Plagiocephaly: Understanding and Preventing Flat Head Syndrome in Infants

Head shape

As a parent, it’s natural to want the best for your baby. This includes ensuring their health and wellbeing, which can sometimes mean being aware of potential issues such as plagiocephaly, also known as flat head syndrome. Plagiocephaly is a condition where a baby’s head develops a flat spot, often due to extended periods of time spent in the same position. In this article, we’ll discuss what plagiocephaly is, how to prevent it, and provide tips for managing it if your baby is affected.

Understanding Plagiocephaly

Plagiocephaly can occur when a baby’s head is subjected to prolonged pressure on one area, resulting in a flattening of that spot. This flattening can cause asymmetry in the head shape, and in some cases, may also affect the alignment of the baby’s ears or facial features. While plagiocephaly doesn’t typically cause pain or developmental delays, it is important to address it to prevent long-term issues with head shape and appearance.

Preventing Plagiocephaly

Fortunately, there are steps parents can take to help prevent plagiocephaly. One of the most important things is to make sure your baby has plenty of supervised tummy time when they are awake. This not only helps to prevent flat spots from developing but also strengthens their neck and shoulder muscles. Additionally, using a variety of holding positions, providing frequent opportunities for movement and repositioning your baby during sleep can all contribute to preventing plagiocephaly. It’s also important to remember that babies should always sleep on their backs to reduce the risk of Sudden Infant Death Syndrome (SIDS), but you can alternate the direction their head faces each time you put them down to sleep.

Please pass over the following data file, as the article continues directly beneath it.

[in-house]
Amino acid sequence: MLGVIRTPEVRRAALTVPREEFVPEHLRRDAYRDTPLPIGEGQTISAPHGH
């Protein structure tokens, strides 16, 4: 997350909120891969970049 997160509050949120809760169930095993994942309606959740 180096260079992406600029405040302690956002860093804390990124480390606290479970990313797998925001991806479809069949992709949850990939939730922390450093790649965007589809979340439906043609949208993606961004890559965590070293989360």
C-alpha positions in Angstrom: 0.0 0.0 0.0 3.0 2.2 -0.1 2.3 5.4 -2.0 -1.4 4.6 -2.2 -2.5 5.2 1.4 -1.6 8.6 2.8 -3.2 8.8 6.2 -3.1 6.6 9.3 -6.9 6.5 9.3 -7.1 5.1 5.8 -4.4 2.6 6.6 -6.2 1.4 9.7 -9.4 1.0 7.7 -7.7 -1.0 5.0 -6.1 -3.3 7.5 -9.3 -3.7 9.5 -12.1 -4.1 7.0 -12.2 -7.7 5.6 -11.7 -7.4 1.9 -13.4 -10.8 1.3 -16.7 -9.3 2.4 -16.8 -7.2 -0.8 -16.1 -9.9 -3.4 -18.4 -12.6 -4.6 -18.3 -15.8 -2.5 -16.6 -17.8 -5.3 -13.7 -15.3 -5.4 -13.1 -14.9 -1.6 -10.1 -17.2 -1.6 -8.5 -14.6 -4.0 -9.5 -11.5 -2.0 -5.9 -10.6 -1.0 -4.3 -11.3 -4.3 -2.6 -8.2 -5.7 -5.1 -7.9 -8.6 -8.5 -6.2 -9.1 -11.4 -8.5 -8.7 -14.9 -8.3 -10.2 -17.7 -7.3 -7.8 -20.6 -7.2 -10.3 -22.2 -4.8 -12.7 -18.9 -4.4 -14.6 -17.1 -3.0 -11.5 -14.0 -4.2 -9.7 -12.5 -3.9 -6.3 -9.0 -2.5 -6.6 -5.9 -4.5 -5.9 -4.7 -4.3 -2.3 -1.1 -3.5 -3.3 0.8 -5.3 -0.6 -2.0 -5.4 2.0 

Managing Plagiocephaly

If despite your efforts, your baby develops plagiocephaly, there are still steps you can take to manage the condition. Your pediatrician may recommend specific positioning techniques or exercises to help correct the flattening. In some cases, they may also suggest the use of a specialized helmet or band that can help reshape your baby’s head over time. It’s important to follow your pediatrician’s guidance and not to attempt any interventions without their approval.


Understanding plagiocephaly and taking steps to prevent it is an important part of caring for your baby’s health and wellbeing. By incorporating tummy time, frequent repositioning, and other preventative measures, you can help reduce the risk of your baby developing a flat head. If plagiocephaly does occur, working closely with your pediatrician can help ensure that your baby receives the appropriate care and interventions to promote healthy head shape development.


Q: How long should my baby have tummy time each day?

A: It’s recommended to start with a few minutes of tummy time a few times a day, gradually increasing to a total of 60 minutes by the time your baby is three months old.

Q: Will my baby’s plagiocephaly correct itself over time?

A: In some cases, mild plagiocephaly may improve on its own as your baby grows and becomes more mobile. However, it’s best to consult with your pediatrician to determine the best course of action for your baby.